LONDON (Reuters) – Barclays believed deals with strategic investors during the 2008 financial crisis would help to provide a springboard for its international ambitions, the bank’s former chairman told a London criminal trial on Tuesday.
FILE PHOTO: The Barclays logo is seen in front of a stock graph in this illustration taken June 21, 2017. REUTERS/Dado Ruvic/File Photo
Marcus Agius, called as a prosecution witness in the fraud trial of four former senior colleagues, said the bank had hoped to secure partnerships that would reinforce the bank’s global ambitions by granting Barclays “favored nation status” for future business opportunities with investors such as Qatar.
“That was how it was put and that was how the board understood it,” the veteran banker told a packed courtroom.
Former Barclays’ chief executive John Varley and three former senior executives Roger Jenkins, Tom Kalaris and Richard Boath, deny conspiring to commit fraud by false representation when the bank raised more than 11 billion pounds ($14 billion) from investors in 2008 to avert a British state bailout.
Prosecutor Edward Brown alleges the men did not properly disclose an extra 322 million pounds in fees paid to the Qatari investors through so-called “advisory service agreements” during the financial crisis and that other investors that took part in the two capital raisings – from Abu Dhabi, China, Singapore and Japan – would have expected the same terms.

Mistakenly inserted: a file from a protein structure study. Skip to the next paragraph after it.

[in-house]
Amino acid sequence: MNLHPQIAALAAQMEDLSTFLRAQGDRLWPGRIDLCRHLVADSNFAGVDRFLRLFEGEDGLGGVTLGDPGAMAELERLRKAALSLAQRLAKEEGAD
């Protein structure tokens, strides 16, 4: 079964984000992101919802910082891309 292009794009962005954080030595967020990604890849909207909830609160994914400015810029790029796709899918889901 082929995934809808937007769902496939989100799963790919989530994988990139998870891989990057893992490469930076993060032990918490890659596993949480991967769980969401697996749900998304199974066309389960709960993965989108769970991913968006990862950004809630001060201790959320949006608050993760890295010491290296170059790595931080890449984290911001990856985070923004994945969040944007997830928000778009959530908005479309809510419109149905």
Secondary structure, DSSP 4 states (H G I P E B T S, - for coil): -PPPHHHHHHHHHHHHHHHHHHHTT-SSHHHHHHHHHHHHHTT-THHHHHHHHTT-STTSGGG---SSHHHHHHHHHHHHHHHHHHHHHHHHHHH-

Agius, in a light gray suit, told Southwark Crown Court that in June 2008, Barclays initially thought a deal with Qatar would be desirable, but not essential. But markets became increasingly febrile towards the end of that summer.
In October 2008, just four months after an initial capital raising, Barclays turned again to Qatar – and Abu Dhabi – for a second emergency fundraising to stave off state control.
Agius said he did not remember frenetic to-ing and fro-ing between the bank’s executives and Qatari investors about fees, but said that the board wanted to avoid the restrictions of a British government sector-wide bailout – and that a deal with investors such as Qatar seemed “sensible”, if complex.
Asked if he remembered being told that the Qataris had laughed at Barclays officials, who, according to Oct. 22 board meeting minutes, had offered them 120 million pounds in fees, Agius replied: “No.”
The case marks the Serious Fraud Office’s first criminal charges filed in Britain against such senior bankers over financial crisis-era conduct.
The trial has charted how the Barclays executives battled to clinch a deal with Qatari investors who made tough demands. Varley described the investors as “new cocks of the roost” in an email to Agius on June 5, 2008, which was shown to the court.
Agius said his relationship with Varley was “always excellent” and that he considered him creative and courageous with a formidable work rate. “I regarded him as a man of utmost integrity, high intelligence … someone committed to see the bank succeed,” he said.
Qatar Holding, part of the Qatar Investment Authority sovereign wealth fund, and Challenger, an investment vehicle of former Qatari prime minister Sheikh Hamad bin Jassim bin Jabr al-Thani, which invested in Barclays in 2008, have not been accused of wrongdoing.
The trial is scheduled to last up to six months.
Reporting by Kirstin Ridley. Editing by Jane Merriman